What is the ABC of Windows Communication Foundation (WCF)?

"ABC" is the WCF mantra. "ABC" is the key to understanding how a WCF service endpoint is composed. Think Ernie, Bert, Cookie Monster or Big Bird. Remember "ABC".

  • "A" stands for Address: Where is the service?

  • "B" stands for Binding: How do I talk to the service?

  • "C" stands for Contract: What can the service do for me?

Web services zealots who read Web Service Description Language (WSDL) descriptions at the breakfast table will easily recognize these three concepts as the three levels of abstraction expressed in WSDL. So if you live in a world full of angle brackets, you can look at it this way:

  1. "A" stands for Address—as expressed in the wsdl:service section and links wsdl:binding to a concrete service endpoint address.

  2. "B" stands for Binding—as expressed in the wsdl:binding section and binds a wsdl:portType contract description to a concrete transport, an envelope format and associated policies.

  3. "C" stands for Contract—as expressed in the wsdl:portType, wsdl:message and wsdl:type sections and describes types, messages, message exchange patterns and operations.

"ABC" means that writing (and configuring) a WCF service is always a three-step process:

  • You define a contract and implement it on a service

  • You choose or define a service binding that selects a transport along with quality of service, security and other options

  • You deploy an endpoint for the contract by binding it (using the binding definition, hence the name) to a network address.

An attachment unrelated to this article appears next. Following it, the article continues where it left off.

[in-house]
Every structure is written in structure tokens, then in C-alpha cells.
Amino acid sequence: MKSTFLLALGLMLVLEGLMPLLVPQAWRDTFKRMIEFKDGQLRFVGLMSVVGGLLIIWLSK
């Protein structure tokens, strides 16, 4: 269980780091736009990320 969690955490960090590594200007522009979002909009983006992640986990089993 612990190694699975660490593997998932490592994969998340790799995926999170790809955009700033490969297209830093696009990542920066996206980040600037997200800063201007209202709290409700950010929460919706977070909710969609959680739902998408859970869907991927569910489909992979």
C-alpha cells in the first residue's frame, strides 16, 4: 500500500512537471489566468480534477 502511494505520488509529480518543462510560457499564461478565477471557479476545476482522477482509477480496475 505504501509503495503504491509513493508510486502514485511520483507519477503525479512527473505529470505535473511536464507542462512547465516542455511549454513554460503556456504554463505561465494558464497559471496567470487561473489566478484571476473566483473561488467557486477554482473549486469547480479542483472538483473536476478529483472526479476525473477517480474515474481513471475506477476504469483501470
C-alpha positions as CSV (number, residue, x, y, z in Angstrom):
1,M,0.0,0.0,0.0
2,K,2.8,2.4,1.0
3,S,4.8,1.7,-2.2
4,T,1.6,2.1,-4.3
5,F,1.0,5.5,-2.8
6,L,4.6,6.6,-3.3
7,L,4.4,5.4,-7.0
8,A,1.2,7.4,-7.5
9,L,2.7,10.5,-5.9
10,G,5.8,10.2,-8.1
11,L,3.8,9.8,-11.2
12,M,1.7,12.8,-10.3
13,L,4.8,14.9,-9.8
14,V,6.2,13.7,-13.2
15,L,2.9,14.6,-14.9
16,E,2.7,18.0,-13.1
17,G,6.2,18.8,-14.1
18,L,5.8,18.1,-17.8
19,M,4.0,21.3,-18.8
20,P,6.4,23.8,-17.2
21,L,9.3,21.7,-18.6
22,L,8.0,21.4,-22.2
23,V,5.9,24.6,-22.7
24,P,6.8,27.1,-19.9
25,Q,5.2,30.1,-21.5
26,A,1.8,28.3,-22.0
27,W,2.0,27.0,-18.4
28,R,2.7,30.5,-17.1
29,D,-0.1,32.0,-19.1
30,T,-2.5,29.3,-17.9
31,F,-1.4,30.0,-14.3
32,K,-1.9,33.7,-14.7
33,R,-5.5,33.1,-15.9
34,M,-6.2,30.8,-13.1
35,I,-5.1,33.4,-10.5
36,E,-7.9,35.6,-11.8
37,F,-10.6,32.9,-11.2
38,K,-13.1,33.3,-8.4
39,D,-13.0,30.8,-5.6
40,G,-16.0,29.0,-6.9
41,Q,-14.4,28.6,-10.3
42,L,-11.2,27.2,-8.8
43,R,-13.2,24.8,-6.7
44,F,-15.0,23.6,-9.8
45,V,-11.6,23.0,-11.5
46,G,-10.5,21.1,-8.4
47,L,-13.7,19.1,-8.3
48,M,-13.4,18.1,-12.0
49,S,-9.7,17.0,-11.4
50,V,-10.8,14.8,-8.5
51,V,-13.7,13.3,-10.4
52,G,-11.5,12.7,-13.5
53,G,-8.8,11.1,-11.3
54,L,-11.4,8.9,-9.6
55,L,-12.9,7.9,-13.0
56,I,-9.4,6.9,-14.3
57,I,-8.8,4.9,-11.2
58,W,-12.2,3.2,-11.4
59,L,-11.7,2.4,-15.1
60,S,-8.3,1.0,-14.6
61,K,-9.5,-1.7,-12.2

It is important to note is that these three elements are independent. A contract can support many bindings and a binding can support many contracts. A service can have many endpoints (contract bound to address) coexisting and available at the same time. So if you want to expose your service via HTTP and use SOAP 1.1 for maximum interoperability, and also want to expose it via TCP using a binary wire encoding for maximum performance, the two resulting endpoints can reside side-by-side on top of the very same service.

Of course, not all bindings necessarily satisfy the needs of a given service contract or service implementation. If a service does, for instance, absolutely depend on certain security aspects, reliable messaging, transaction flow, or other features, it can demand that any binding that is used for exposing endpoints must support them. If a binding does not support the demanded features, the WCF runtime will detect the feature mismatch and will refuse to start the service